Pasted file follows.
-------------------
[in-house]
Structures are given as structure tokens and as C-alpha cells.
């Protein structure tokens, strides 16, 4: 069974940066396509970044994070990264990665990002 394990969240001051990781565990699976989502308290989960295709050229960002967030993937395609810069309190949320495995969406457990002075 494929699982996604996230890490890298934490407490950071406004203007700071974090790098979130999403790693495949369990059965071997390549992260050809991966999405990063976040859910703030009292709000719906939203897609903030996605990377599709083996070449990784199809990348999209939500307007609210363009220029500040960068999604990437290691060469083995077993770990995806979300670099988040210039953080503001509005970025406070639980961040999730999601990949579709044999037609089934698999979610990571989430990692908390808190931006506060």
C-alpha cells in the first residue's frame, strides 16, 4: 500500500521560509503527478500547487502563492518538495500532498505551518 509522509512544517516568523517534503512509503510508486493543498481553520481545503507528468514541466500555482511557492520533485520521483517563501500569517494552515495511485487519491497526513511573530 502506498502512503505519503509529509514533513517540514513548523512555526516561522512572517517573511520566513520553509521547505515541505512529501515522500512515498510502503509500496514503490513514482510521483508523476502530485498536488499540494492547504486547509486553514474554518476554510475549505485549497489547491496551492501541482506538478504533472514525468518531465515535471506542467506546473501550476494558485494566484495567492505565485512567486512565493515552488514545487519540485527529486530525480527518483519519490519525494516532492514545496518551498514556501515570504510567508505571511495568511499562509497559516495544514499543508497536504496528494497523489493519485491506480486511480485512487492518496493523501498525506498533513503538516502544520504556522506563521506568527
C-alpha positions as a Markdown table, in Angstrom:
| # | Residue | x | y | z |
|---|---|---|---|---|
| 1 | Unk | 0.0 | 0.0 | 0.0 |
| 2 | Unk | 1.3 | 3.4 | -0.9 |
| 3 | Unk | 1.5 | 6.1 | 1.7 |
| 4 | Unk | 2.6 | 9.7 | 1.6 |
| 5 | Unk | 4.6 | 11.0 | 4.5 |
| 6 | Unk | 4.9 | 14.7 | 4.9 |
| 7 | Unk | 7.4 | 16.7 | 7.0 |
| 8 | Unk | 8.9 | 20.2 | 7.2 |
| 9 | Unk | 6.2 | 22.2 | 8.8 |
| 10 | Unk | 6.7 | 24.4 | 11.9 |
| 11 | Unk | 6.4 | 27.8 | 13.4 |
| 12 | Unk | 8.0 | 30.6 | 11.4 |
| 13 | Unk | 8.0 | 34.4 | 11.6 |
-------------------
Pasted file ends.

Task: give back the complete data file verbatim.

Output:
[in-house]
Structures are given as structure tokens and as C-alpha cells.
């Protein structure tokens, strides 16, 4: 069974940066396509970044994070990264990665990002 394990969240001051990781565990699976989502308290989960295709050229960002967030993937395609810069309190949320495995969406457990002075 494929699982996604996230890490890298934490407490950071406004203007700071974090790098979130999403790693495949369990059965071997390549992260050809991966999405990063976040859910703030009292709000719906939203897609903030996605990377599709083996070449990784199809990348999209939500307007609210363009220029500040960068999604990437290691060469083995077993770990995806979300670099988040210039953080503001509005970025406070639980961040999730999601990949579709044999037609089934698999979610990571989430990692908390808190931006506060």
C-alpha cells in the first residue's frame, strides 16, 4: 500500500521560509503527478500547487502563492518538495500532498505551518 509522509512544517516568523517534503512509503510508486493543498481553520481545503507528468514541466500555482511557492520533485520521483517563501500569517494552515495511485487519491497526513511573530 502506498502512503505519503509529509514533513517540514513548523512555526516561522512572517517573511520566513520553509521547505515541505512529501515522500512515498510502503509500496514503490513514482510521483508523476502530485498536488499540494492547504486547509486553514474554518476554510475549505485549497489547491496551492501541482506538478504533472514525468518531465515535471506542467506546473501550476494558485494566484495567492505565485512567486512565493515552488514545487519540485527529486530525480527518483519519490519525494516532492514545496518551498514556501515570504510567508505571511495568511499562509497559516495544514499543508497536504496528494497523489493519485491506480486511480485512487492518496493523501498525506498533513503538516502544520504556522506563521506568527
C-alpha positions as a Markdown table, in Angstrom:
| # | Residue | x | y | z |
|---|---|---|---|---|
| 1 | Unk | 0.0 | 0.0 | 0.0 |
| 2 | Unk | 1.3 | 3.4 | -0.9 |
| 3 | Unk | 1.5 | 6.1 | 1.7 |
| 4 | Unk | 2.6 | 9.7 | 1.6 |
| 5 | Unk | 4.6 | 11.0 | 4.5 |
| 6 | Unk | 4.9 | 14.7 | 4.9 |
| 7 | Unk | 7.4 | 16.7 | 7.0 |
| 8 | Unk | 8.9 | 20.2 | 7.2 |
| 9 | Unk | 6.2 | 22.2 | 8.8 |
| 10 | Unk | 6.7 | 24.4 | 11.9 |
| 11 | Unk | 6.4 | 27.8 | 13.4 |
| 12 | Unk | 8.0 | 30.6 | 11.4 |
| 13 | Unk | 8.0 | 34.4 | 11.6 |